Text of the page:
Emergency department nurses aren’t like the rest of us — they are more extroverted, agreeable and open — attributes that make them successful in the demanding, fast-paced and often stressful environment of an emergency department, according to a new study by University of Sydney.
Bragging of sexual conquests, suggestive jokes and innuendo, and sexual one-upmanship can all be a part of demonstrating one’s manhood, especially for young men eager to exert their masculinity. But how does masculinity manifest itself among young men who have pledged sexual abstinence before marriage?
These came in an email today from Robin Wilson Home and are a God-send given the time of the year. Personally, my allergies are going absolutely crazy. Maybe you can gleen something from these.
Myth: Vitamin C is beneficial for allergy sufferers
Truth: High levels of vitamin C can lower levels of histamine in the body, but beware: Fruit is not your friend. Many of our favorite fruits, from apples and bananas to peaches and plums, can cause symptoms similar to grass or tree pollen reactions. If you are sensitive, place the fruit in the microwave for 10 seconds to deactivate the proteins, and never eat the peel.
Myth: A hypoallergenic dog won’t aggravate my allergies
Truth: There’s no such thing as a hypoallergenic dog. Poodles, Labradoodles and Yorkshire terriers are all considered hypoallergenic because they don’t shed hair, but there’s no scientific proof that these breeds produce lower amounts of Can f 1, the most common dog allergen. Always wash your hands thoroughly with soap and hot water after playing with an animal.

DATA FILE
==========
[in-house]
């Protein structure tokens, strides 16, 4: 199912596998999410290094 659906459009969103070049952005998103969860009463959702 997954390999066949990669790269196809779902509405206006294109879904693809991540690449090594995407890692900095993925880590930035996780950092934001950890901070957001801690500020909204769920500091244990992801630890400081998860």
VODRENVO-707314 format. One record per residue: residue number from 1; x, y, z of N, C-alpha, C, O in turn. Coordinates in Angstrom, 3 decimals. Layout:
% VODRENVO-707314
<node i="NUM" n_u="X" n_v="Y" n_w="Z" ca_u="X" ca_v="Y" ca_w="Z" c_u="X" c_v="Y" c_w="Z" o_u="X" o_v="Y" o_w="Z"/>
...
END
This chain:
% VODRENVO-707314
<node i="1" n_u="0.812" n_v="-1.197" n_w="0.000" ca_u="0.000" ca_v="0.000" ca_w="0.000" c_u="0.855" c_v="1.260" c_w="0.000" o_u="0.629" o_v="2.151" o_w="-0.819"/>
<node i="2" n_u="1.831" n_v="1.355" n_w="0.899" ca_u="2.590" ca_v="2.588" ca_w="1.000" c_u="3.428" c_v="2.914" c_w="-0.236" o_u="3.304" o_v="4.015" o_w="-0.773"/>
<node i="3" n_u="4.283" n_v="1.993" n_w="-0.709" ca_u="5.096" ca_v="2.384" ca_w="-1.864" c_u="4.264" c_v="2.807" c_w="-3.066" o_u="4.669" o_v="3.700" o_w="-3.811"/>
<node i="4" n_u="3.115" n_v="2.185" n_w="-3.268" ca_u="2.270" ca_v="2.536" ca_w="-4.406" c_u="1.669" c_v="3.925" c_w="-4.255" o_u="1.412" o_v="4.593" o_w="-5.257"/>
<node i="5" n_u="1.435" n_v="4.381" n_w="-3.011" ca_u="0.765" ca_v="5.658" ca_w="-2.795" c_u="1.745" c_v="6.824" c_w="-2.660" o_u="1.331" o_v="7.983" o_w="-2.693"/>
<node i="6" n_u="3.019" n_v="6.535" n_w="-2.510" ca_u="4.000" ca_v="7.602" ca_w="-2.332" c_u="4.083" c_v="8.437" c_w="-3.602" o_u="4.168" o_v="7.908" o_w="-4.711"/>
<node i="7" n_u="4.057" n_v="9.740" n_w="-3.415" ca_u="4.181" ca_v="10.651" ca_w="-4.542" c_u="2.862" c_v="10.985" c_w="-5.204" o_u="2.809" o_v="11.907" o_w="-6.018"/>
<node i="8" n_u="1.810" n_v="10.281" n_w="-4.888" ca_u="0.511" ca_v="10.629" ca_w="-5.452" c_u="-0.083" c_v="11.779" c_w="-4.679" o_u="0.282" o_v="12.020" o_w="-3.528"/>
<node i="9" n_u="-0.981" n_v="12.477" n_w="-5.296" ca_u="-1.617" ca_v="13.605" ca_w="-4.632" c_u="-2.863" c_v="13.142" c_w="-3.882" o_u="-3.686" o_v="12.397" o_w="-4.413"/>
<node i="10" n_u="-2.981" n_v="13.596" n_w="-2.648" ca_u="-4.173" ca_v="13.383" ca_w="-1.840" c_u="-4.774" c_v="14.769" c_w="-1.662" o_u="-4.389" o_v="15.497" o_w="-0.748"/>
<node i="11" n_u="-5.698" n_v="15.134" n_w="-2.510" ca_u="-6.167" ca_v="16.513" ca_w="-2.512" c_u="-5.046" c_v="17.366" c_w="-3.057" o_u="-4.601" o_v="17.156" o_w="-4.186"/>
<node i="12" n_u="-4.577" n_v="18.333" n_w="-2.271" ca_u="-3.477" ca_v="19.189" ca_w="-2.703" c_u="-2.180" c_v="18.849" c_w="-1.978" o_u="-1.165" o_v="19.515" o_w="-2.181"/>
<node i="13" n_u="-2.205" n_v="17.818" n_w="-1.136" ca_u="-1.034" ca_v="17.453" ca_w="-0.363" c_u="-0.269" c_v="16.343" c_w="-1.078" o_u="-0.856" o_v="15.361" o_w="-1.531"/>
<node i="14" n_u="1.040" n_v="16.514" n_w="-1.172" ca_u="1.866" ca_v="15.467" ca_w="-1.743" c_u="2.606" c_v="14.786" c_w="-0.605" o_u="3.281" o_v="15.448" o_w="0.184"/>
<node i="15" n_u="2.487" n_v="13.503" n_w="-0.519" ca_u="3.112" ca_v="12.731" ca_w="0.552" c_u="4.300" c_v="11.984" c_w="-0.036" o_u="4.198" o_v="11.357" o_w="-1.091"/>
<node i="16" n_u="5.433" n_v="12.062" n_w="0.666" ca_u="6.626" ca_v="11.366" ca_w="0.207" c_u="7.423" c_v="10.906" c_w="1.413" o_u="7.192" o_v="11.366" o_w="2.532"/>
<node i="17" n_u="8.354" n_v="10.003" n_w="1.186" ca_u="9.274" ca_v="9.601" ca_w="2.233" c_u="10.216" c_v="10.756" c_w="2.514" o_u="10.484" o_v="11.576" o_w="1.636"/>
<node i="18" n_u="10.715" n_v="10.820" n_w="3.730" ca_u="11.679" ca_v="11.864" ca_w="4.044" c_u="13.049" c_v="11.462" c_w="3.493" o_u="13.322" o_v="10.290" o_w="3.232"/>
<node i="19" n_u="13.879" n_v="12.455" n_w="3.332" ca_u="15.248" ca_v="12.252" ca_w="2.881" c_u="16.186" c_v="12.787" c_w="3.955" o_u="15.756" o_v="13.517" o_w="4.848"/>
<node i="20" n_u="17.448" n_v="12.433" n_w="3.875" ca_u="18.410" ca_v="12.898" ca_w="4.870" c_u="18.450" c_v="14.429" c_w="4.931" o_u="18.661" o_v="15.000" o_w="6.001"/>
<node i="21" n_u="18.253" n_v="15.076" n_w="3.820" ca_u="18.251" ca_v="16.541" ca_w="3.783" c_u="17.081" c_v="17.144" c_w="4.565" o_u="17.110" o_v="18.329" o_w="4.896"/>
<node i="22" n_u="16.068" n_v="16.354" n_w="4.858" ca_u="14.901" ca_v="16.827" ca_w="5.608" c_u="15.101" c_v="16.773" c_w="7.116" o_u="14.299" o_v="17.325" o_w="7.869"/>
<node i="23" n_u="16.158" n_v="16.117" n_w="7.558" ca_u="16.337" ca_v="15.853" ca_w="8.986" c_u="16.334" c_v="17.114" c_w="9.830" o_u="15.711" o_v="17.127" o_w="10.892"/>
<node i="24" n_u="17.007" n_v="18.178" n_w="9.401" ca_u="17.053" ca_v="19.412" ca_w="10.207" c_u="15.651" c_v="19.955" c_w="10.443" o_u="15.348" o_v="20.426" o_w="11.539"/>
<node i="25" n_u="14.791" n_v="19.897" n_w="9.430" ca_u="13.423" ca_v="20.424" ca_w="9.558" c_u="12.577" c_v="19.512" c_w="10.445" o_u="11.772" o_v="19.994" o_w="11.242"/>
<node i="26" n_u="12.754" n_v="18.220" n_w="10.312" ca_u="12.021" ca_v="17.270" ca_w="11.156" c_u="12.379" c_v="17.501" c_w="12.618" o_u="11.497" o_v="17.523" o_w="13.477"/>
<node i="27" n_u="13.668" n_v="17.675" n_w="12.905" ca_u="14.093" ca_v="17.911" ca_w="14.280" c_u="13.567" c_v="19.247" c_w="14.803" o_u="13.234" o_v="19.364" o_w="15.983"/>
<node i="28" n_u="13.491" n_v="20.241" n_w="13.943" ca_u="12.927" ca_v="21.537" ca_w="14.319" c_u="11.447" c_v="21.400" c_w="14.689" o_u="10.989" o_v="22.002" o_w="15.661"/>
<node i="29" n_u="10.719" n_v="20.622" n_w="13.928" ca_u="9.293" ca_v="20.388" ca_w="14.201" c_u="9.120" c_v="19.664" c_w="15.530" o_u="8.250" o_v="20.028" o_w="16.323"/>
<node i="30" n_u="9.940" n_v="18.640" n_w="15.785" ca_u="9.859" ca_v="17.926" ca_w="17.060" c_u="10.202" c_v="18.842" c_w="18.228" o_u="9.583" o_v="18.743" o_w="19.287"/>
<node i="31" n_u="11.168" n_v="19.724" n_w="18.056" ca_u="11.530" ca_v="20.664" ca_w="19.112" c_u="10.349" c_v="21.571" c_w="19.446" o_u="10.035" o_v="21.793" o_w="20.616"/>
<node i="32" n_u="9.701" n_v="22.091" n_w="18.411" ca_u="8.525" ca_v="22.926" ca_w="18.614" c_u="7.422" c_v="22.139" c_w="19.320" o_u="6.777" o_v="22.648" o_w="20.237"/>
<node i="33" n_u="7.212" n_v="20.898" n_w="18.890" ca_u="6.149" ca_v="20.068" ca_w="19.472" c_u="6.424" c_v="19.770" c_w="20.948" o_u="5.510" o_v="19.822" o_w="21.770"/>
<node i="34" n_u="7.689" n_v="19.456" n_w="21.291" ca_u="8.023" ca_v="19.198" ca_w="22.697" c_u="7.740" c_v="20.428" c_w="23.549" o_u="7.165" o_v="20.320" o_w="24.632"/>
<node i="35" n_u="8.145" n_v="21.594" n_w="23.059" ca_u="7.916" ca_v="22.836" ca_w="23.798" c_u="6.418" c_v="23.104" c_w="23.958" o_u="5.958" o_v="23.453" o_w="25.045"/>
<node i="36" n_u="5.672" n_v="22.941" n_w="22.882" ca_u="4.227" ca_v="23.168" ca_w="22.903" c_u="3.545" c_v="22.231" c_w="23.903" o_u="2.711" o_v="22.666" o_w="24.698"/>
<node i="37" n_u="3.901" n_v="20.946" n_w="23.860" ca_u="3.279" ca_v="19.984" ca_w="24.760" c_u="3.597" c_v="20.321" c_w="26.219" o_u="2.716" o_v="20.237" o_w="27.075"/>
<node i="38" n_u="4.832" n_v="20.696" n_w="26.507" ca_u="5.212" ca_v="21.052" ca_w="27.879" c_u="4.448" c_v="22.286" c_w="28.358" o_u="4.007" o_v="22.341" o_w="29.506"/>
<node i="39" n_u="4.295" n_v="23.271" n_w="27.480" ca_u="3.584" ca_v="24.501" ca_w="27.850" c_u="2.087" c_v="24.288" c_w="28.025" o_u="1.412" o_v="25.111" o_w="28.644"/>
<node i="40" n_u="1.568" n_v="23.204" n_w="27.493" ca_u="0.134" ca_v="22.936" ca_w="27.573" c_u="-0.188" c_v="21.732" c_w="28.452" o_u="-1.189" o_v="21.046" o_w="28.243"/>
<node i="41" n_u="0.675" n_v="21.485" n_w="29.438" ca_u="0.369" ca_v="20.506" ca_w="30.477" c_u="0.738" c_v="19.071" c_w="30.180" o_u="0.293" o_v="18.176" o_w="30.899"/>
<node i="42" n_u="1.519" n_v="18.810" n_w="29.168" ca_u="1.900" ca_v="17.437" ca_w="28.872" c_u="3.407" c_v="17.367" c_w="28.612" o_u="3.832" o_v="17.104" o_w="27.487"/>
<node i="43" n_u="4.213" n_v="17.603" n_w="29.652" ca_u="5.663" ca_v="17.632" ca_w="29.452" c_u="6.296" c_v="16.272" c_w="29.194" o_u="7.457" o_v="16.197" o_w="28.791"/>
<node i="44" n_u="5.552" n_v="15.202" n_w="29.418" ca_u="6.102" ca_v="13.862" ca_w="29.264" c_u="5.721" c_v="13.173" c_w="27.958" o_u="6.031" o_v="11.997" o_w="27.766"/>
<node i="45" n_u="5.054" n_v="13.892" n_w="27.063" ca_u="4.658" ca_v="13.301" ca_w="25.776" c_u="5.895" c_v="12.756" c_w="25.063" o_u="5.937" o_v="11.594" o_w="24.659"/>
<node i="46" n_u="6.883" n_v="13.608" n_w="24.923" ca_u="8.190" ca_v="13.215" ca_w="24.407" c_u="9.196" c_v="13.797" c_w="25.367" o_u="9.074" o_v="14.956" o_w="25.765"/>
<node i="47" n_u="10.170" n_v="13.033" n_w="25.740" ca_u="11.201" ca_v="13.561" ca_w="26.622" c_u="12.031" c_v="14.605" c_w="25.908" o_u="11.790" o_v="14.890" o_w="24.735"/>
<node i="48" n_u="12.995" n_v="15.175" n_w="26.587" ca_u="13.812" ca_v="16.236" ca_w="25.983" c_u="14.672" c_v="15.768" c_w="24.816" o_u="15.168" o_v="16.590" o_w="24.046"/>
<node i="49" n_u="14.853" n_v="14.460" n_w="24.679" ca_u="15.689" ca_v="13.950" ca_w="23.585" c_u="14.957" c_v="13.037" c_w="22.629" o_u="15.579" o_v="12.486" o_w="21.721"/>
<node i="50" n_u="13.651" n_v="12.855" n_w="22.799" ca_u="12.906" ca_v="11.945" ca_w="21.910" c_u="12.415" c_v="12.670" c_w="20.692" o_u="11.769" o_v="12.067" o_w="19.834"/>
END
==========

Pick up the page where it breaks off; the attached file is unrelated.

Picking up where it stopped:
Myth: Dust free equals allergy free
Truth: In general, the old saying “Cleanliness is next to godliness” is true. However, a little exposure to dirt and germs is actually a good thing, because it strengthens the immune system.
Myth: Shower often
Truth: Allergy sufferers are told to shower often to remove pollen and pet dander from their bodies. But beware of that shower curtain! The phthalate chemicals in vinyl shower curtains off-gas and poison the air with humidity and heat, and also attract mold and mildew. Always use a nylon shower curtain liner.
Myth: A pillowcase is enough to protect me from dust mites
Truth: If your pillow is more than three years old and has never been washed, it weighs more now than when you bought it. It’s loaded with dust mites that are next to your face while you sleep. Use hypoallergenic pillows over down pillows, and use a zippered pillow protector that you wash weekly for a double barrier. Wash your pillow twice a year and replace pillows every three years.
Myth: Air fresheners will clean the air
Truth: Air fresheners are full of chemicals like formaldehyde, petroleum distillates, limonene, esters and alcohols. Use a soy candle as an option that contains essential oils and no perfumes, as it will burn cleaner. Or try a hypoallergenic spray such as Endust which is certified by the Asthma & Allergy Foundation of America.
Acclaimed controversial novel explores the best-kept secret of the Elizabethan age – Shakespeare – the irony of a creative genius forced to hide behind the identity of another.
In her novel Shakespeare’s Changeling: A Fault Against the Dead, Syril Levin Kline reveals a two hundred-year-old controversy cloaked in a four hundred-year-old mystery.